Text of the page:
Liberty High School graduate Kasey Bost, an incoming senior at Susquehanna University, reacts after reaching the highest summit on Mount Kilimanjaro.
Liberty High School graduate Kasey Bost, an incoming senior at Susquehanna University, reacts after reaching the highest summit on Mount Kilimanjaro. (Courtesy photo/Kasey Bost)

Kasey Bost started her senior year at Susquehanna University on the highest possible note — literally.

Bost, a 2016 Liberty High School grad, is a two-sport athlete at Susquehanna playing volleyball and softball. Earlier this month, she traveled to Tanzania, Africa, under Susquehanna’s Global Opportunities study abroad program for two weeks, where she lived temporarily in a village and climbed Mount Kilimanjaro, Africa’s highest point and the world’s highest freestanding mountain.


“On the climb, I needed people to help me and I had to go slow,” Bost said. “There’s no way we could have done it on our own … you have to give it everything you have. Every step, we would say a prayer and you didn’t think your feet could keep walking, that’s how long it was.

“If you learn to enjoy the journey, there’s always going to be an incredible view at the top. That’s my analogy to life and it really opened my eyes to that.”

Susquehanna’s study abroad program is designed to expose students to different cultures while teaching them valuable things about themselves, according to the university’s website. Students can choose between three programs: GO Short, GO Long, or GO Your Own Way.

Bost participated in GO Your Own Way, which allowed her to design her own study abroad experience or have one created for her through a different program. Bost said she was involved with Young Life in high school, and used the organization as a tool to help her in planning an abroad trip to Tanzania for two weeks.

“I was so nervous,” Bost said. “I got to meet everyone and we stayed in a village called Legho for about a week to a week-and-a-half. We painted schools there, I bought a volleyball and taught the kids how to play volleyball. They all spoke Swahili and so did most of the teachers. From the village, you could see Kilimanjaro, a peak of it.

“The next week was when we climbed.”

The trek begins

The journey to climb Africa’s tallest mountain peak took Bost and her group six nights and seven days to complete. Their first hike took them from an elevation of 5,000 feet to 10,000 feet, and Bost said the lower elevation was the easiest part of the hike “by far.”

Kilimanjaro hikers are accompanied by a support staff of guides and porters — porters transport gear and supplies for the hikers up and down the mountain. The average ratio of support staff to climbers is two to three porters per hiker and two guides for a maximum of four hikers, according to Kilimanjaro’s information website.

“They would take your overnight pack and tents and things to cook for food, like 100 to 200 pounds on their backs, and run up the mountain before you,” Bost said. “You’d see them fly by you and you’re so slow because of the altitude, and once we finished an eight-hour hike, they were there singing for us and welcoming us to the site with tents set up and food ready.”

A view from Mount Kilimanjaro, the largest free-standing mountain in Africa
A view from Mount Kilimanjaro, the largest free-standing mountain in Africa (Courtesy photo)

Bost and her group woke up around 6:30 almost each morning to hike between six to nine hours, increasing and decreasing in elevation as they trekked. On Day 5, they camped at nearly 16,000 feet, went to sleep at 6 p.m., and woke again at midnight to continue to 19,000 feet.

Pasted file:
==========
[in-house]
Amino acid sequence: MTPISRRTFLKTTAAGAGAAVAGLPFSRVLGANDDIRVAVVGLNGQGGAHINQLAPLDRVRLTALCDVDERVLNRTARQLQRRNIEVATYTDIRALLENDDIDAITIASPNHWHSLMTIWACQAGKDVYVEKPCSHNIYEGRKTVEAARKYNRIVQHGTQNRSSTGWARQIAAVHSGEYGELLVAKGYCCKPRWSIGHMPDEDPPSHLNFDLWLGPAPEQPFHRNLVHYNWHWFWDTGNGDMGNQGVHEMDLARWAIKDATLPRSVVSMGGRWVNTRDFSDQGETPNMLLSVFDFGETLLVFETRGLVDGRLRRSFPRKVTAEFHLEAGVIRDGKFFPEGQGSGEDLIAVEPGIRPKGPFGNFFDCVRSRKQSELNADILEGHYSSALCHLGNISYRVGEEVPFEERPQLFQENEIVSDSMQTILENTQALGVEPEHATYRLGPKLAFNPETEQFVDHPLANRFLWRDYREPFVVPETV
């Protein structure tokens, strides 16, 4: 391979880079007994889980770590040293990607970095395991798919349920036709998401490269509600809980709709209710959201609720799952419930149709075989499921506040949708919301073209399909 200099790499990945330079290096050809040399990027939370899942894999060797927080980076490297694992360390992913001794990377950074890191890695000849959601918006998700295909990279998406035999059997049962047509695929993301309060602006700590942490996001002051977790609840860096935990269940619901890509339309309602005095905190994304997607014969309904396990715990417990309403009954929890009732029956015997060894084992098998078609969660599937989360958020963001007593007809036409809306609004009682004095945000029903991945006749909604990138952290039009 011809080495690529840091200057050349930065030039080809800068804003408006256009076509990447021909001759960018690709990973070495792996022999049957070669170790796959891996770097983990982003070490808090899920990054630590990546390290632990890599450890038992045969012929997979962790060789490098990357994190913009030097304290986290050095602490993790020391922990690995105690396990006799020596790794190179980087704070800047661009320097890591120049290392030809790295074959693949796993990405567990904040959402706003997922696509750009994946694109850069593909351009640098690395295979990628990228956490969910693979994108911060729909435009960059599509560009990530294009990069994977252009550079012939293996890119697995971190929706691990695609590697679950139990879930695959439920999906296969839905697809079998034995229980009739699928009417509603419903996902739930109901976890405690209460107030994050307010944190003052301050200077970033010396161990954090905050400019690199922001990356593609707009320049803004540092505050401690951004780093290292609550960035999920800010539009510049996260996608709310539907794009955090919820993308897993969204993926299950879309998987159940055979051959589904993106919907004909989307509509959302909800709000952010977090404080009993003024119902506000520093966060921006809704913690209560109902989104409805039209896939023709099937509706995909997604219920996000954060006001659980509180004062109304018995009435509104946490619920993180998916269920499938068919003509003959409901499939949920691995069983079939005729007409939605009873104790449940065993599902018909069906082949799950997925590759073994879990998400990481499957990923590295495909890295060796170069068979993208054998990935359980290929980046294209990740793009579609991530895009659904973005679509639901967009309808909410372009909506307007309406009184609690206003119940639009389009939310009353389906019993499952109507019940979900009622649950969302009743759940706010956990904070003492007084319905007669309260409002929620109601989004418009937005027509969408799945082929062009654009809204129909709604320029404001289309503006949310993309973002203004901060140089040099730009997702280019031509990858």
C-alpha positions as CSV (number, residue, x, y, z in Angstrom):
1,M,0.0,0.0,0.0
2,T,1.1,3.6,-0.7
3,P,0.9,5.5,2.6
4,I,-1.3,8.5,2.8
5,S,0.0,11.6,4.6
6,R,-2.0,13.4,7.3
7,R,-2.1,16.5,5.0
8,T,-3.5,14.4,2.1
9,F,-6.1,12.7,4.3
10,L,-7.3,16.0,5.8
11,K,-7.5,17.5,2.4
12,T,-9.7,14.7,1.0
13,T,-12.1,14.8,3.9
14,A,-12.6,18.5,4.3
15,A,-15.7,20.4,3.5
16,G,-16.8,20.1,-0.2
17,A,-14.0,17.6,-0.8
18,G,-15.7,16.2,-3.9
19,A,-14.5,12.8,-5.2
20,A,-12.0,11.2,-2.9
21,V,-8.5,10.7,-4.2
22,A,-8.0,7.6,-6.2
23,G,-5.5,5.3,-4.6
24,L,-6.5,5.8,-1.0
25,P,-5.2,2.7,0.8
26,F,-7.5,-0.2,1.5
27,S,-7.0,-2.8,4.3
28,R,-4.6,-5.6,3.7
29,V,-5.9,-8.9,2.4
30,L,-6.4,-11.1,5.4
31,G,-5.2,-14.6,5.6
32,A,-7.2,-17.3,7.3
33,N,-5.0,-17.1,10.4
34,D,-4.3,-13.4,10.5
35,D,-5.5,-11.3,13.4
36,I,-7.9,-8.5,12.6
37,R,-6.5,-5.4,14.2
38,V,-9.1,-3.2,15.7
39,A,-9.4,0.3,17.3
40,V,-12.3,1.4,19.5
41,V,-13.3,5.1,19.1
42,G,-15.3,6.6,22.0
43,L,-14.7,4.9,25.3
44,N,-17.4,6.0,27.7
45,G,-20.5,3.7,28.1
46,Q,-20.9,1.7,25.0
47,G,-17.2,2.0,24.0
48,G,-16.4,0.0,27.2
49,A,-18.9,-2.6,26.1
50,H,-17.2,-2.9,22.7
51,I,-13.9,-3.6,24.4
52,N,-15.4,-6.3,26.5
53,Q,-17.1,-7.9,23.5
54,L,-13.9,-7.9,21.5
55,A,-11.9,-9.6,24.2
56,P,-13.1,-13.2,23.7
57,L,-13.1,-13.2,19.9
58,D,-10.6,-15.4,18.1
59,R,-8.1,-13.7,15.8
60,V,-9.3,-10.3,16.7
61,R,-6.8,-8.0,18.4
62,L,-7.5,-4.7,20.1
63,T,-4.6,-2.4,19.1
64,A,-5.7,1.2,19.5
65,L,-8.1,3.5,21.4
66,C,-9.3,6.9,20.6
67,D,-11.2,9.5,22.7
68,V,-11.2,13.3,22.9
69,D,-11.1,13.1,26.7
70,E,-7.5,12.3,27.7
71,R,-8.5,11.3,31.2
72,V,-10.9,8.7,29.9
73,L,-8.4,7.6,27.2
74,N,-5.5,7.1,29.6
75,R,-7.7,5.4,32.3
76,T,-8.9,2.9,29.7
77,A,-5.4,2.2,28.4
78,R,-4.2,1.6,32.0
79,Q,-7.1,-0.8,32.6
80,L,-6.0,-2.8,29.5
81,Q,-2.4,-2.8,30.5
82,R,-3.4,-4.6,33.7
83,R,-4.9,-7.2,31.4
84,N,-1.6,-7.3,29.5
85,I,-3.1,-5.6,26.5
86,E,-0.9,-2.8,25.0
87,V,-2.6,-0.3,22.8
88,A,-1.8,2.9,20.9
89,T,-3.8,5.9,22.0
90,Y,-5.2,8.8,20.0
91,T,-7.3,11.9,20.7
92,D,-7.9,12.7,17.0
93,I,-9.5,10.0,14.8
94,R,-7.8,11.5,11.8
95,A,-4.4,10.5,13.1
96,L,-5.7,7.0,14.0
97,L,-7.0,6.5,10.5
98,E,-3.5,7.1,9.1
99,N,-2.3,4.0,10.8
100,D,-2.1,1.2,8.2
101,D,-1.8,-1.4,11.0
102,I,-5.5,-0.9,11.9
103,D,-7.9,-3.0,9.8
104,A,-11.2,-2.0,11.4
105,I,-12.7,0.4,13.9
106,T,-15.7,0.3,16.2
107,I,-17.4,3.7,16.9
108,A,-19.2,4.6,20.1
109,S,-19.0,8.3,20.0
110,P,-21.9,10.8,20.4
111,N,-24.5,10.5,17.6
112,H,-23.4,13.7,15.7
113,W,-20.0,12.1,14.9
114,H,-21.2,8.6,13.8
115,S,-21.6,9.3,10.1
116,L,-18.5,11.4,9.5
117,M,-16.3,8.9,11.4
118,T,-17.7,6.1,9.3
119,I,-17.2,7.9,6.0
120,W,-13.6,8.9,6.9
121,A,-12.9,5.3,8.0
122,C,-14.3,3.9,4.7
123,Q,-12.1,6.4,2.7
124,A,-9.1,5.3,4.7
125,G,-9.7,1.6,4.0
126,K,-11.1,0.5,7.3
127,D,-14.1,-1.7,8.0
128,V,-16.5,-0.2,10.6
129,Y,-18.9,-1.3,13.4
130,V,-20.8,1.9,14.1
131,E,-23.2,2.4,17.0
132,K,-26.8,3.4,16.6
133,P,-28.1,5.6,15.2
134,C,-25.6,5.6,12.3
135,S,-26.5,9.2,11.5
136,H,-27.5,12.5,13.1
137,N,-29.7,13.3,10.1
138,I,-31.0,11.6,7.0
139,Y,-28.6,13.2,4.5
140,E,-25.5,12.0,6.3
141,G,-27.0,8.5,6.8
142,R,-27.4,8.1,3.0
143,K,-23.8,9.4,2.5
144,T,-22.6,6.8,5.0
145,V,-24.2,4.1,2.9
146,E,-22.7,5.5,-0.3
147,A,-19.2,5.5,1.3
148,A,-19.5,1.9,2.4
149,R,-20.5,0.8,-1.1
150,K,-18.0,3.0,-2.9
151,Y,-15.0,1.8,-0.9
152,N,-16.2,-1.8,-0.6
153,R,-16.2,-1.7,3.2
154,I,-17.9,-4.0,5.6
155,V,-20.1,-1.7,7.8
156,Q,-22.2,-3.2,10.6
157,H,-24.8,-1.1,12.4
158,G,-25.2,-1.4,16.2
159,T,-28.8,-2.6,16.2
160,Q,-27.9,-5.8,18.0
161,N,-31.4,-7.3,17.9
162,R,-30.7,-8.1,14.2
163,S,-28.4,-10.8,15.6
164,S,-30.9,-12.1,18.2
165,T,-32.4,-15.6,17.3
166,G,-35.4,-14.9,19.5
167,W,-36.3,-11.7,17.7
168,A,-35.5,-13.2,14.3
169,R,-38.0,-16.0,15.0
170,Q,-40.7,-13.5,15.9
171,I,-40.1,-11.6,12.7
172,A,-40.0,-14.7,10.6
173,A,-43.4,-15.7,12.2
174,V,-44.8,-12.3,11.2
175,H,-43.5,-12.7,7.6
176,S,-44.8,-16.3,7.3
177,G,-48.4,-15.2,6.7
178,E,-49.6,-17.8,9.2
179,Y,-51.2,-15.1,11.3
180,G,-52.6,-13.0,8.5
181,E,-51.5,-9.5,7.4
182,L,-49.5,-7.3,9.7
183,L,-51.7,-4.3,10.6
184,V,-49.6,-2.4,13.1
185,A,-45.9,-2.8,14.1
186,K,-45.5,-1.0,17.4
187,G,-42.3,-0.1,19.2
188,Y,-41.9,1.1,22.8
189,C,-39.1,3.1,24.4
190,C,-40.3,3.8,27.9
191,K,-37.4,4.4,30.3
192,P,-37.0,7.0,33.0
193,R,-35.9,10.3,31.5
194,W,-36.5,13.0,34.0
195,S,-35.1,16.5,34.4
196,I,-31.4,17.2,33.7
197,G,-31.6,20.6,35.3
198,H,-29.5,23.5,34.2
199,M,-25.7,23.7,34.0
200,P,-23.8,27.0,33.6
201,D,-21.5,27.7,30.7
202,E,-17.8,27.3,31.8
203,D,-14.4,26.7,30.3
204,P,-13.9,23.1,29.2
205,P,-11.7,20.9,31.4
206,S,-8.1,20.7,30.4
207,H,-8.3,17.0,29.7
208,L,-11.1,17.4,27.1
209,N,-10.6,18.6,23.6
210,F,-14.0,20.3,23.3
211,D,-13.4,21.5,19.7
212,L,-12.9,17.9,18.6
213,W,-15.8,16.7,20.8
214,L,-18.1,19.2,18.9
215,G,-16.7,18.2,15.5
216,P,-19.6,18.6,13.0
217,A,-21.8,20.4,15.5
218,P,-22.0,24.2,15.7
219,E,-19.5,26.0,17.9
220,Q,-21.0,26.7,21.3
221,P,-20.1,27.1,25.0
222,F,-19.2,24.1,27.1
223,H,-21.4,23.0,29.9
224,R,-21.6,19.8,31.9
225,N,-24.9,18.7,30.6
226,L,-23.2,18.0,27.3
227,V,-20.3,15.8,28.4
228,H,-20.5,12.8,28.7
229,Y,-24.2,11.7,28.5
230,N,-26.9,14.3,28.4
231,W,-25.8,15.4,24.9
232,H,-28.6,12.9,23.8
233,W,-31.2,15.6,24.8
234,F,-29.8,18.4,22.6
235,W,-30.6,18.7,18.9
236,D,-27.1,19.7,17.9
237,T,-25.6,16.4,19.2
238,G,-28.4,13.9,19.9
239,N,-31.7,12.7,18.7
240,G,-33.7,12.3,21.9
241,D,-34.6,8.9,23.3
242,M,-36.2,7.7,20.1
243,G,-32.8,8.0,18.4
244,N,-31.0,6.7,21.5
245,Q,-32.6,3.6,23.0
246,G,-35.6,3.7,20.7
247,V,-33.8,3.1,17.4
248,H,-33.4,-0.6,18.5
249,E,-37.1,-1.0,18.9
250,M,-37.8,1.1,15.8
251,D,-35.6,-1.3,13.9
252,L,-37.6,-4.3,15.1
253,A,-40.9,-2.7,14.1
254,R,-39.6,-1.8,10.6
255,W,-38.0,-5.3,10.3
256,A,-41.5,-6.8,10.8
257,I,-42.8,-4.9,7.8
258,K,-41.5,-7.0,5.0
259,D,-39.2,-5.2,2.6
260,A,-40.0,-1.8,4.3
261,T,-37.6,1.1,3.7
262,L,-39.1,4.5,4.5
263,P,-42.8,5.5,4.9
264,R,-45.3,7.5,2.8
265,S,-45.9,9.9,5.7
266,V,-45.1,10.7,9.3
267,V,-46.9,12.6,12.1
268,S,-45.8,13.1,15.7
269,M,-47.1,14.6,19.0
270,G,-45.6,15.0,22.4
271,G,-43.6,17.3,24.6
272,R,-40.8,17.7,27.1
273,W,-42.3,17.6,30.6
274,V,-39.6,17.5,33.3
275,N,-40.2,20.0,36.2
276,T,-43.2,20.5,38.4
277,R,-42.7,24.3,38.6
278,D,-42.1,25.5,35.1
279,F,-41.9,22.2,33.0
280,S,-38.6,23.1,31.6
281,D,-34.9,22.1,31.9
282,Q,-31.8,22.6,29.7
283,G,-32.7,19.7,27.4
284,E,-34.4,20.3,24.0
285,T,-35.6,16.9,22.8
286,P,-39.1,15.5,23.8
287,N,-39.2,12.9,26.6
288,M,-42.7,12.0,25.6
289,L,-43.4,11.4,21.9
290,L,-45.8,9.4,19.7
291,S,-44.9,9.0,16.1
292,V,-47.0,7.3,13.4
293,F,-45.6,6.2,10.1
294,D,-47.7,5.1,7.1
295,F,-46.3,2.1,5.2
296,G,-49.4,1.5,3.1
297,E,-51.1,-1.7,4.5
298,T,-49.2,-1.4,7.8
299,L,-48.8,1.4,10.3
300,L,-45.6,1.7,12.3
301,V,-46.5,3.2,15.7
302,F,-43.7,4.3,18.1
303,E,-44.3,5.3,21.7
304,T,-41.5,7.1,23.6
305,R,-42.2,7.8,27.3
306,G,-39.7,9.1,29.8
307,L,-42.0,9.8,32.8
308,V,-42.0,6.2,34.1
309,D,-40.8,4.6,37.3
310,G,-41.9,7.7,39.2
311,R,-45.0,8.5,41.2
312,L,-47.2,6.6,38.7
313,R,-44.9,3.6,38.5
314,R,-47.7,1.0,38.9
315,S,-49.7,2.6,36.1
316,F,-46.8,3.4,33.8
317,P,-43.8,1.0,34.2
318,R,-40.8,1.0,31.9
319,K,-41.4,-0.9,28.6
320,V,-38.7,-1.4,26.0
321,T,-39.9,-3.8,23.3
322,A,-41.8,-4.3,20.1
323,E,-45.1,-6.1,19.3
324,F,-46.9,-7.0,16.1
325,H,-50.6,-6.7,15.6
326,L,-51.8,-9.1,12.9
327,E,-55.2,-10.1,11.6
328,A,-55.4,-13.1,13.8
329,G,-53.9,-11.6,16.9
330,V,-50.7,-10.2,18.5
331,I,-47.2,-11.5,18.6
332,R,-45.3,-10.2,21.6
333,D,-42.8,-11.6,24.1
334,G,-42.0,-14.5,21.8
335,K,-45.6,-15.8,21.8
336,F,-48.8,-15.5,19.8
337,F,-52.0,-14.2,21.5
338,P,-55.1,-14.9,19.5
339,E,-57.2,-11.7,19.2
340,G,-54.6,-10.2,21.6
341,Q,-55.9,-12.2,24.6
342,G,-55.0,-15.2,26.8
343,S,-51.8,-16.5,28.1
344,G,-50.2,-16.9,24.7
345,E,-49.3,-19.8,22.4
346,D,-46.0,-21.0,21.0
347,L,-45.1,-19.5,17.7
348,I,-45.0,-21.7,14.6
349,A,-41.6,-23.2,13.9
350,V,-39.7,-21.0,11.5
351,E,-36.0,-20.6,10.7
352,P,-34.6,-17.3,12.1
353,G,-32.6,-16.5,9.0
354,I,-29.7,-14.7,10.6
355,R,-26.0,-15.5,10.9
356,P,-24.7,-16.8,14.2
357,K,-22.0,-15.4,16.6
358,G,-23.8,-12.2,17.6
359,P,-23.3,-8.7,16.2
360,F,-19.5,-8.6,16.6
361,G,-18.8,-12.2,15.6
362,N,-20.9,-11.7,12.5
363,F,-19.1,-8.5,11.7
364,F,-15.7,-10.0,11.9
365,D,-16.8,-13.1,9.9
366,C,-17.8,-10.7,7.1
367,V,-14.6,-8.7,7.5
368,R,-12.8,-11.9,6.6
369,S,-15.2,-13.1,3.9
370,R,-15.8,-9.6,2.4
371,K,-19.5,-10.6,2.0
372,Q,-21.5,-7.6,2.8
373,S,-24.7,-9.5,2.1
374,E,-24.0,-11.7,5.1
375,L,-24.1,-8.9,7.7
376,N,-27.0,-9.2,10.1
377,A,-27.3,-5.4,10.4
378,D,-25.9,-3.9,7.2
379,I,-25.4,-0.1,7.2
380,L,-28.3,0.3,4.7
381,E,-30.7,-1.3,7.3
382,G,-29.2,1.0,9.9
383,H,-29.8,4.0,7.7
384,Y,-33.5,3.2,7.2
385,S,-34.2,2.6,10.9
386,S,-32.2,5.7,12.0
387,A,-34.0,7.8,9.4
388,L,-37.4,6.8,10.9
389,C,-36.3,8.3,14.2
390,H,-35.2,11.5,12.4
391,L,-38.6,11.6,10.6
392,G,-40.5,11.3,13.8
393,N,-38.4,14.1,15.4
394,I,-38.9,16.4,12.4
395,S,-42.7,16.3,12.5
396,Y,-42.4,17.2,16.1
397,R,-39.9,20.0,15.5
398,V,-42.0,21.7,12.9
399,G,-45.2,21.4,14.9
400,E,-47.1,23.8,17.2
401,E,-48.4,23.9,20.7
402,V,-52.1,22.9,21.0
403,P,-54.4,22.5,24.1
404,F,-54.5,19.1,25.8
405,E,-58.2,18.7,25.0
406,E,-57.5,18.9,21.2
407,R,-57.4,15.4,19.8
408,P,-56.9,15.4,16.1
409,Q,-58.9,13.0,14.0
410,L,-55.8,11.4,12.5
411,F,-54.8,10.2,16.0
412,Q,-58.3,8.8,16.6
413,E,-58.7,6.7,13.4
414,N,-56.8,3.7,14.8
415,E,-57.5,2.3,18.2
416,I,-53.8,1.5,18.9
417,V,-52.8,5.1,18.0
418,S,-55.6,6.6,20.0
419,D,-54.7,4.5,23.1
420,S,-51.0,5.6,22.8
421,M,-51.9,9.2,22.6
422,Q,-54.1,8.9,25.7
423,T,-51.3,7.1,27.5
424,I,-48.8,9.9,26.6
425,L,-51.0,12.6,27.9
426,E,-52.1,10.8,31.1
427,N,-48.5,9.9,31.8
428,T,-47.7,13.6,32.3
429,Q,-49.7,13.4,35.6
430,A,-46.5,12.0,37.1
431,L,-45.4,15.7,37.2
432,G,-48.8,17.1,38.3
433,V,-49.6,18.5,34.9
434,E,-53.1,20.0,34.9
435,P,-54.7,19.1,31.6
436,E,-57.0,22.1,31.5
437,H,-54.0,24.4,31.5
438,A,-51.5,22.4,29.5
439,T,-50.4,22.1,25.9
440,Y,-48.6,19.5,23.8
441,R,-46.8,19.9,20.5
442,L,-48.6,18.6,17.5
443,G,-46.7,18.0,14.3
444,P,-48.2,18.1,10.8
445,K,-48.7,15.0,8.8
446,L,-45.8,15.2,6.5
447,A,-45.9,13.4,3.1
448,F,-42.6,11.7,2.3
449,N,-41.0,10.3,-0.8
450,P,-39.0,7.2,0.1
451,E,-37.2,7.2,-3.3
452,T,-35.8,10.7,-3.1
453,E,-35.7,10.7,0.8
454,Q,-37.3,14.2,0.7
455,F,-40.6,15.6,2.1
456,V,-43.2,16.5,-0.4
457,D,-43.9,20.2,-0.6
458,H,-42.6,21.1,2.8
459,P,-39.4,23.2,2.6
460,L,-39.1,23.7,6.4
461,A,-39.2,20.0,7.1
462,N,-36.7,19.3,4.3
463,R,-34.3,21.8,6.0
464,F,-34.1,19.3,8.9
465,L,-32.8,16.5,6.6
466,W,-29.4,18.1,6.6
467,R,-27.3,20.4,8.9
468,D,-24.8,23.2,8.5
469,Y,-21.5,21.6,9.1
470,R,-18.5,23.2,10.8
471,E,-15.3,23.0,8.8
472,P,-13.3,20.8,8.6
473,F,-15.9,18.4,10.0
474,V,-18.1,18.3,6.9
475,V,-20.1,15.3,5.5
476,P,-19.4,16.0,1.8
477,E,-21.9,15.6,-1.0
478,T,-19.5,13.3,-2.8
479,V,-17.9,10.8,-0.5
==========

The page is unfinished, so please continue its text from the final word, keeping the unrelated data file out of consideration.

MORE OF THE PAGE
Bost’s athleticism likely helped her endure the extreme conditions during her Kilimanjaro experience.

She helped the River Hawks go 24-13 in volleyball last fall and reach the Landmark Conference championship match. She was second on the team with 420 digs (3.16 per set) as a defensive specialist, and added 36 assists and 29 aces.

In the spring, she landed on the all-Landmark first team for softball after batting .363 with 41 hits, 14 doubles, and 29 RBIs.

On top of the world

Bost said they reached their summit around 7 a.m. and it was about 15 degrees with wind gusts of 55-60 miles per hour. She wore multiple layers of clothing during this final stretch and when the group arrived at Stella Point, just under 19,000 feet, Bost said the delusion started to sink in.


“Once we were there, the porters gave us tea and at that point we were so delusional because of the lack of oxygen,” Bost said. “I couldn’t answer a simple math problem. Going up was kind of scary and you could see the porters taking stretchers up for those that couldn’t make it.”

When the group arrived at the highest peak — 19,341 feet — it felt almost euphoric, she said.

“Everyone in our group started crying,” Bost said. “We couldn’t believe we just did that — on one side you see ice glaciers, almost like in the movie ‘Frozen,’ and on the other side you can see the curvature of the earth.”

Due to the high altitude, Bost said the group could only stay on the summit for about 30 minutes. The trek back down was difficult, Bost said, and the hikers camped for about two hours at 15,900 feet and hiked another seven hours down in one day.

Bost, who earned Times first-team all-county softball honors in 2016, said she learned a lot about building relationships during her trip to Tanzania. She has continued to do so through her college career, with her coaches and teammates.

“The community at Susquehanna is awesome and I think you’re really learning and growing because of a sport,” Bost said. “In high school it’s a lot of ‘What’s this stat?’ and softball has been in my life for 15 years so it’s teaching me that if you fail seven out of 10 times, you’re a good hitter. It teaches me how to handle failure and that you’re not going to be perfect.”